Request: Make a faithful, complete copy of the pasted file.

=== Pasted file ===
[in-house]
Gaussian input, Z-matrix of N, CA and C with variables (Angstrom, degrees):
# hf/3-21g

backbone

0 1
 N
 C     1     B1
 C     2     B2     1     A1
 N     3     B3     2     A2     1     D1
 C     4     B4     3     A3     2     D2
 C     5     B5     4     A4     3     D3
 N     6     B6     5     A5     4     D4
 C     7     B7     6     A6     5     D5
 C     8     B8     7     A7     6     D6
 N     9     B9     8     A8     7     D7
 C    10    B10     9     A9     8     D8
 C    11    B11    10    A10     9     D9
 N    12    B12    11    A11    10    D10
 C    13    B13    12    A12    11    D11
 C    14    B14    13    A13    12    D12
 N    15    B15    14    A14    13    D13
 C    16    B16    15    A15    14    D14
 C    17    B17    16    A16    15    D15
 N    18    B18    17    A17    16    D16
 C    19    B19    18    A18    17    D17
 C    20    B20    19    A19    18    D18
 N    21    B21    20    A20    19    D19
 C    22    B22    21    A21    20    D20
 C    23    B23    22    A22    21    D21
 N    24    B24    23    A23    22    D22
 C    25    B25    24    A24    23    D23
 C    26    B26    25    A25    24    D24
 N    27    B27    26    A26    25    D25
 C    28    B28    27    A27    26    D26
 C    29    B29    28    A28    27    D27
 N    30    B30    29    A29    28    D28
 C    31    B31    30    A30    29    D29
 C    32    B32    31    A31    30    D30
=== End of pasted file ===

[in-house]
Gaussian input, Z-matrix of N, CA and C with variables (Angstrom, degrees):
# hf/3-21g

backbone

0 1
 N
 C     1     B1
 C     2     B2     1     A1
 N     3     B3     2     A2     1     D1
 C     4     B4     3     A3     2     D2
 C     5     B5     4     A4     3     D3
 N     6     B6     5     A5     4     D4
 C     7     B7     6     A6     5     D5
 C     8     B8     7     A7     6     D6
 N     9     B9     8     A8     7     D7
 C    10    B10     9     A9     8     D8
 C    11    B11    10    A10     9     D9
 N    12    B12    11    A11    10    D10
 C    13    B13    12    A12    11    D11
 C    14    B14    13    A13    12    D12
 N    15    B15    14    A14    13    D13
 C    16    B16    15    A15    14    D14
 C    17    B17    16    A16    15    D15
 N    18    B18    17    A17    16    D16
 C    19    B19    18    A18    17    D17
 C    20    B20    19    A19    18    D18
 N    21    B21    20    A20    19    D19
 C    22    B22    21    A21    20    D20
 C    23    B23    22    A22    21    D21
 N    24    B24    23    A23    22    D22
 C    25    B25    24    A24    23    D23
 C    26    B26    25    A25    24    D24
 N    27    B27    26    A26    25    D25
 C    28    B28    27    A27    26    D26
 C    29    B29    28    A28    27    D27
 N    30    B30    29    A29    28    D28
 C    31    B31    30    A30    29    D29
 C    32    B32    31    A31    30    D30